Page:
The strike-hard campaign aimed at preventing large-scale terrorist attacks from happening in the northwest China’s Xinjiang Uygur autonomous region and spreading outside to other parts of China has shown initial results, said acting chairman of the region.
Shohrat Zakir, the newly appointed acting chairman of Xinjiang, made the remark in a government work report he delivered on the first day of the annual session of the 12th Xinjiang regional People’s Congress in Urumqi, the capital of the region, on Tuesday.
Both the central and regional government have allocated special funds in 2014 for the campaign to support legal departments in Xinjiang to step up the efforts to prevent and respond to terrorist attacks, according to the report released by the regional department of finance on Tuesday.
The year-long campaign, which also aims to reduce the frequency of terrorist attacks, was launched the day after the terrorist attack at a morning market in Urumqi on May 22 left 39 dead and 94 injured. It will be extended to at least the end of this year, Zhang Chunxian, Party chief said earlier this month.
A series of terrorist attacks have happened in the Muslim-populated region in 2014. On July 28, the terrorist attack in Shache county, southern Xinjiang’s Kashgar prefecture, claimed 37 lives and injured 13. Fifty-nine terrorists were shot dead at the scene and 215 arrested. It was the one of the deadliest attack in the region in recent years.
Some terrorists from Xinjiang have also launched attacks outside the region. Religious extremism is believed to be the cause of the increasing number of violent attacks.
“Everyone, every department and every prefecture should contribute to the region’s long-term, complicated and tough battle again separatism and terrorism because it’s an urgent mission in 2015,” Shohrat said. “We must solve the problems of tradition with respect and handle religious issues with the rule of religion. Meanwhile, we must use the rule of law to crack down on terrorism.”
Besides causing casualty of the civilians, terrorist attacks have also slowed down the economic growth of the region in 2014.
Although the growth rate of Xinjiang’s GDP reached 10 percent in 2014, which is above the national average growth rate of 7.4 percent, it is very likely to meet the 11 percent growth rate target set at the beginning of 2014.
Affected by terrorist attacks in the region, the number of tourists visiting Xinjiang has dropped stunting the tourism-related catering businesses and retail markets. It has dragged down the region’s GDP growth by 0.7 percentage point, according to the report from the regional development and reform committee released on Tuesday.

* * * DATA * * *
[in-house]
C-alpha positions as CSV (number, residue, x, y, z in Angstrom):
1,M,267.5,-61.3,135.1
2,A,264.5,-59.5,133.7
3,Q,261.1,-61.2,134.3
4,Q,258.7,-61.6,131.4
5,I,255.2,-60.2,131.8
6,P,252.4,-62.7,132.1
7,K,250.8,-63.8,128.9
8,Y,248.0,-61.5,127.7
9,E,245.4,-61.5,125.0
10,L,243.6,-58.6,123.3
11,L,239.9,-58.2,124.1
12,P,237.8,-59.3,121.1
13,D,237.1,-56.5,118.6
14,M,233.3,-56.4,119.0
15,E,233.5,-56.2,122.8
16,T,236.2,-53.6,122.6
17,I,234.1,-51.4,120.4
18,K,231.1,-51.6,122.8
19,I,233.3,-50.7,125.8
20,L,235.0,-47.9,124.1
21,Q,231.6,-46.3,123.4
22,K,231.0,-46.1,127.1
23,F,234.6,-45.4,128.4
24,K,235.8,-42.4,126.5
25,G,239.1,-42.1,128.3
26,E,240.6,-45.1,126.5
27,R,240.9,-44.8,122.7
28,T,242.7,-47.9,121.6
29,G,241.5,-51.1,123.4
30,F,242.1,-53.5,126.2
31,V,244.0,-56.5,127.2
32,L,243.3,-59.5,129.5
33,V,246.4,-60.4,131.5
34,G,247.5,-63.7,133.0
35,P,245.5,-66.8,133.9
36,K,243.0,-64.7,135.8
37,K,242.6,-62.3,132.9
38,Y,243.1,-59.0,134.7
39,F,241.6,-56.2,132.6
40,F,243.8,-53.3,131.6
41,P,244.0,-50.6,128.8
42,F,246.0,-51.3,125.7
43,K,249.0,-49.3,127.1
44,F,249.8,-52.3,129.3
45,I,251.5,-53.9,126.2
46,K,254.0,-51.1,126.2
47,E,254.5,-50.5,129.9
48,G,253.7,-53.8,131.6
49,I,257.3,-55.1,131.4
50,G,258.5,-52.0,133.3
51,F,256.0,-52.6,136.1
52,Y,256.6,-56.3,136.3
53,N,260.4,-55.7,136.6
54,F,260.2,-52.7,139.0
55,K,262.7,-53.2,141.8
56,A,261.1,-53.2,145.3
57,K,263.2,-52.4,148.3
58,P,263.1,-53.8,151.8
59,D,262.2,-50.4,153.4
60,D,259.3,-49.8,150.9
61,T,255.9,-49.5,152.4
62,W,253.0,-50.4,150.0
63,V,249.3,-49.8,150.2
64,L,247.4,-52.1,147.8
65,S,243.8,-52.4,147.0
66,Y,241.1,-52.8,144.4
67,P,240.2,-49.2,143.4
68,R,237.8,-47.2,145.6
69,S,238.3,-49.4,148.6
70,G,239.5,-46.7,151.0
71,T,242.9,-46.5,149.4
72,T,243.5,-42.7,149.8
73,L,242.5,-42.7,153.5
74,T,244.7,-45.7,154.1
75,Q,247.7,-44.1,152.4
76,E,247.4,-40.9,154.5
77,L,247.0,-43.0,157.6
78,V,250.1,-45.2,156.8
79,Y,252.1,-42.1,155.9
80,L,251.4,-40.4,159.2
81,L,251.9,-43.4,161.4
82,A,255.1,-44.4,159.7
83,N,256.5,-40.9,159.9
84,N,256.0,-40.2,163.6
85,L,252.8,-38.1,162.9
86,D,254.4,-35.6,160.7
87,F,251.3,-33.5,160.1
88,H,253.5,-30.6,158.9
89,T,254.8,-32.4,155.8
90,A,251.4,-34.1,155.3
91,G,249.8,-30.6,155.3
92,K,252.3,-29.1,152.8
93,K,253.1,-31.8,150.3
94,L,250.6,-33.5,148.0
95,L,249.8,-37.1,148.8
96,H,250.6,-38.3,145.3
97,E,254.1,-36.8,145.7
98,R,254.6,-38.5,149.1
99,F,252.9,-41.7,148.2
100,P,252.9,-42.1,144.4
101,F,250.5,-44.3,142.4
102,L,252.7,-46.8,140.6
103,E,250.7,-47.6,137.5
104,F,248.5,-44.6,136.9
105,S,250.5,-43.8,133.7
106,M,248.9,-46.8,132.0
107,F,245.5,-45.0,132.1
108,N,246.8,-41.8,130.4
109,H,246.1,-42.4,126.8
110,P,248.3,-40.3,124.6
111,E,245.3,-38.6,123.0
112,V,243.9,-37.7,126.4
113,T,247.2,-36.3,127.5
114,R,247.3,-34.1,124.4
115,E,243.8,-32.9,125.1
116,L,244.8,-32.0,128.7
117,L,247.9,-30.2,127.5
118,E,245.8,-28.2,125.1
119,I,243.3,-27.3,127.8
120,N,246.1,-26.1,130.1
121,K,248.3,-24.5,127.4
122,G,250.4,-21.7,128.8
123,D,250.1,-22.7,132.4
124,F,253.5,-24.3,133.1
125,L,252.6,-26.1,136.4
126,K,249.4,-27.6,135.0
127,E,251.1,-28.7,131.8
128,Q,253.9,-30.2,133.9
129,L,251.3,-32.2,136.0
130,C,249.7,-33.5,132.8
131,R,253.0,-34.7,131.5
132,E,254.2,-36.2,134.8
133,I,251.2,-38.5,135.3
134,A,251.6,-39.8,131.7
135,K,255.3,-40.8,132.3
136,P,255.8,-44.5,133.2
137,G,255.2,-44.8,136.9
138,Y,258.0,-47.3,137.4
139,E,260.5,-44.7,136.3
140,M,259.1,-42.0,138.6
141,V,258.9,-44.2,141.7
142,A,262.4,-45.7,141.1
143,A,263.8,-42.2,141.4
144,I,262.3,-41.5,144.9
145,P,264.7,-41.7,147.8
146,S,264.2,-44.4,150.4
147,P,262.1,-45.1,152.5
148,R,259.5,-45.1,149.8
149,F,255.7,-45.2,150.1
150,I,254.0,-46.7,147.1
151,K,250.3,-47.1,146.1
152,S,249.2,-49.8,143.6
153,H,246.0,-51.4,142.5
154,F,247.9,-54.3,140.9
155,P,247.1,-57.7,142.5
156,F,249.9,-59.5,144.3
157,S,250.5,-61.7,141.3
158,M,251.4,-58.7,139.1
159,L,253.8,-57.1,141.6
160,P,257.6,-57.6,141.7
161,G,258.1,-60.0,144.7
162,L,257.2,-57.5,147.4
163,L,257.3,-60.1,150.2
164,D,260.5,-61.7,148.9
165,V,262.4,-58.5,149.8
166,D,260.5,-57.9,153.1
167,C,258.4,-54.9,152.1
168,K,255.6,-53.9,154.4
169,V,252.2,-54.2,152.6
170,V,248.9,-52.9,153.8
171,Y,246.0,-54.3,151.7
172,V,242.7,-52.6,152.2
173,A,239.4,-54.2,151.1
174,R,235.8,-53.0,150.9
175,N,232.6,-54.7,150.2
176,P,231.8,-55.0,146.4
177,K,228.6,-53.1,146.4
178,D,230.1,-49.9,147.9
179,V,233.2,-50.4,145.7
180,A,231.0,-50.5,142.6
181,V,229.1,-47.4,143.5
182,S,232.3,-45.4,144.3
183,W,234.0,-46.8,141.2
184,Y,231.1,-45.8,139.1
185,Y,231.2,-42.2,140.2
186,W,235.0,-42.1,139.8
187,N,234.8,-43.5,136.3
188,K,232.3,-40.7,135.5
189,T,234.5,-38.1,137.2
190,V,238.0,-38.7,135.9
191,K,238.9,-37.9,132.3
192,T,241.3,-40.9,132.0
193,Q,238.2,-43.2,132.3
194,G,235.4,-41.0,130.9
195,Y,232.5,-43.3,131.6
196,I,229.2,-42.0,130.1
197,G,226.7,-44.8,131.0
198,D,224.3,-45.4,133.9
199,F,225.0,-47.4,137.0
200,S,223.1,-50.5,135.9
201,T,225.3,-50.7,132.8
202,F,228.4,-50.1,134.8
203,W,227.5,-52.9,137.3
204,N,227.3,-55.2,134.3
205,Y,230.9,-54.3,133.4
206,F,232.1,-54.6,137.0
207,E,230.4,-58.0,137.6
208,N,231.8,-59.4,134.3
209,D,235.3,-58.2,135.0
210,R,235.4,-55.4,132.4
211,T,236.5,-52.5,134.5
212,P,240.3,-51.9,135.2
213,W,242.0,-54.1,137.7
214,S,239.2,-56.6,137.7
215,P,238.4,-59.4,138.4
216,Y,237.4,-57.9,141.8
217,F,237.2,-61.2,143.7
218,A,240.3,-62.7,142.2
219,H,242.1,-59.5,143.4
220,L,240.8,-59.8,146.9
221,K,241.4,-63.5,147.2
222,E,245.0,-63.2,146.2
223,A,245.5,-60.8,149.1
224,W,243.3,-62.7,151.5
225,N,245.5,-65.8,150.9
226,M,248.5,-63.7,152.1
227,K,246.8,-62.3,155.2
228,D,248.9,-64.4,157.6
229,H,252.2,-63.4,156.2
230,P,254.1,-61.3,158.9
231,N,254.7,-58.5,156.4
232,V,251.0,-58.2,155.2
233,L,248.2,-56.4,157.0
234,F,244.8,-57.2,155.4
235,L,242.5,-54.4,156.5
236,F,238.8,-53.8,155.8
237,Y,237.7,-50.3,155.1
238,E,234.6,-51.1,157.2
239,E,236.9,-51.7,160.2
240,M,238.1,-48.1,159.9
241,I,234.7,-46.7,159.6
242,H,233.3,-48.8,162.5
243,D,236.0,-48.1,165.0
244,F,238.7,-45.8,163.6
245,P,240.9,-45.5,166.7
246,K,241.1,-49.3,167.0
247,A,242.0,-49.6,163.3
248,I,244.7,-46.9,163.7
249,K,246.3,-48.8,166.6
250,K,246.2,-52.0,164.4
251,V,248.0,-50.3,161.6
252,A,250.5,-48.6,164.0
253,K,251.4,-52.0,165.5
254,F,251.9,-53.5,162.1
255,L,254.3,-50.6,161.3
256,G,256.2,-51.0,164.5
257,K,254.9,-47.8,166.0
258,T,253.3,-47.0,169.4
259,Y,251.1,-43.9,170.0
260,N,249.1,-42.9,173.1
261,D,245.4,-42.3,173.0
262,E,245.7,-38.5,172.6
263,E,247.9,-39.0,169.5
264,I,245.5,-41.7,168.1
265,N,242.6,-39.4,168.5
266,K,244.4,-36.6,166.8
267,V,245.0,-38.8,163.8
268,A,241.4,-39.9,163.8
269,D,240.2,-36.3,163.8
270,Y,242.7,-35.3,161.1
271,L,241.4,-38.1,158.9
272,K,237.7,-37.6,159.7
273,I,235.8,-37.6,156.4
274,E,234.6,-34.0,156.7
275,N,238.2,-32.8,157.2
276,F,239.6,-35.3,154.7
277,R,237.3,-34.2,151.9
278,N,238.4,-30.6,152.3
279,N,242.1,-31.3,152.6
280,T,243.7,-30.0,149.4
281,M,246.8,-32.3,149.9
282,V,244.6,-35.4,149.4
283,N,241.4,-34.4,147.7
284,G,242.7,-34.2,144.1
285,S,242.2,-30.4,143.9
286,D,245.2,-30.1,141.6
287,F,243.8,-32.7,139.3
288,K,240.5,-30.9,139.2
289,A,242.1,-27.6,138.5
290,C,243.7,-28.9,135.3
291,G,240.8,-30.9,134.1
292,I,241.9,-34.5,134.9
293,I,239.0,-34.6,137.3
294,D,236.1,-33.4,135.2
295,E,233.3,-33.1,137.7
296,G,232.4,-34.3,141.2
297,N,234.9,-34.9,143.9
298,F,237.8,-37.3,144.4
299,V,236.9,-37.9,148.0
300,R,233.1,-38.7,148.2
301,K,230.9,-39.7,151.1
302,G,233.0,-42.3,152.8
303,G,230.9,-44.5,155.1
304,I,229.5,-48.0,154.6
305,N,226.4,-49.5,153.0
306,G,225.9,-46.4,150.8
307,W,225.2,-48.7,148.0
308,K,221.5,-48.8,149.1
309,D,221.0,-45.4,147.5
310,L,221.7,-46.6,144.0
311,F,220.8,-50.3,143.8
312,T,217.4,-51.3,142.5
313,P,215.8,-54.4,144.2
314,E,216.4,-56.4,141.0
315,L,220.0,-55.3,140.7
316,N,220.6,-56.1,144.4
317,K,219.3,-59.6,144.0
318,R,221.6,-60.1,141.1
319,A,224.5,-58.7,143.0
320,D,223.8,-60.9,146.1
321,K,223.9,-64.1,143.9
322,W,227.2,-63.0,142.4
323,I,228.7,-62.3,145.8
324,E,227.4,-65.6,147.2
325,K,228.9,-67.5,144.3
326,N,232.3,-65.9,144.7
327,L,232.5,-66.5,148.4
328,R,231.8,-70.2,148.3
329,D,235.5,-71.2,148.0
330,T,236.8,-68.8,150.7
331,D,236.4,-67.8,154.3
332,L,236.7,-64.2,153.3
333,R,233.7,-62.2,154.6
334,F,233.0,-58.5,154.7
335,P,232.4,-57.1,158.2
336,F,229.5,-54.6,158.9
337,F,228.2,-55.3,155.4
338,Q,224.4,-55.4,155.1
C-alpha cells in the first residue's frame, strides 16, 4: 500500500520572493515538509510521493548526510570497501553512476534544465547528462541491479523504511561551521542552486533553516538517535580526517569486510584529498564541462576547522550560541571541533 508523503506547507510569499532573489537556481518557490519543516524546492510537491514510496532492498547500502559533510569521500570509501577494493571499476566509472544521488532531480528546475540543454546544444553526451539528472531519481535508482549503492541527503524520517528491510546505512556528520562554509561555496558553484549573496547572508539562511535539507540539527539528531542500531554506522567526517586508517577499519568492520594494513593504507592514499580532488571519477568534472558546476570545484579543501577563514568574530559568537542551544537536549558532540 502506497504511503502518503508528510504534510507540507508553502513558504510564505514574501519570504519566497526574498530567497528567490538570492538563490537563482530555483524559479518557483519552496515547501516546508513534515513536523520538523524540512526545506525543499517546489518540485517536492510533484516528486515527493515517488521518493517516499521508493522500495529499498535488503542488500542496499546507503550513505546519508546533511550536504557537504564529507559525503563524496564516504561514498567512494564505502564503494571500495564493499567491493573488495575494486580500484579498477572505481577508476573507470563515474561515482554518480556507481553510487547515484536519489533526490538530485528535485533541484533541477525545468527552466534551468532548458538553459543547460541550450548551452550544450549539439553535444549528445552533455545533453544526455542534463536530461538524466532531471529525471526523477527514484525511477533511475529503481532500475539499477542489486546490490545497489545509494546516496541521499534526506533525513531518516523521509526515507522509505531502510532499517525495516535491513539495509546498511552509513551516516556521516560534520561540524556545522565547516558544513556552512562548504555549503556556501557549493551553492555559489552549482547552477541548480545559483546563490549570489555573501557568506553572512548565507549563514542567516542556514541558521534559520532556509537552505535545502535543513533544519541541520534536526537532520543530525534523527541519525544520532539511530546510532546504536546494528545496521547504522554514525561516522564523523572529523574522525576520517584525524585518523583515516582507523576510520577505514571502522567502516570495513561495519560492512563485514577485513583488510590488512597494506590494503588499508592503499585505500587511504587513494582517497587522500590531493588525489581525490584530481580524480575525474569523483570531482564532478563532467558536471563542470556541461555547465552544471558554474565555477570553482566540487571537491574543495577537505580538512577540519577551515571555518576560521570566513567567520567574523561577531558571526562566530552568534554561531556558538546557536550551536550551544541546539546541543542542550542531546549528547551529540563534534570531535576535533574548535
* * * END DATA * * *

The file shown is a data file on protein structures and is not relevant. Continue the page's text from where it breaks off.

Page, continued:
Despites the central government’s plan to make Xinjiang a core trade hub linking China and Central Asian countries on the Silk Road Economic Belt proposed by President Xi Jinping in September 2013, the import and export volume in the region only increased by 0.4 percent year-on-year, which is 7.6 percentage point lower than expected and the slowest growth in the past five years.
The growth is expected to pick up in 2015 because the countries along the economic belt will speed up construction of infrastructure, which will boost the export for iron and steel as well as machineries, the committee said.
Shohrat said increasing employment in southern Xinjiang, which is relatively less developed and giving priority to education are the keys to ensure the region’s long-term stability.
“The regional government will provide vocational trainings for all junior or senior high school graduates in southern Xinjiang and teach them the national common language of China so they could find suitable employment,” he said.
Xinjiang will also support Han Chinese students and students from other ethnic groups studying together in the same schools instead of going to schools just for Han students or ethnic students. They will also be encouraged to sit in the same class and live in the same dormitory, Shohrat added.
It is the first time that Shohrat delivered the government work report after Nur Bekri, former chairman, was appointed as the head of the National Energy Administration, the country's top energy agency and deputy director of the National development and Reform Commission on January 1.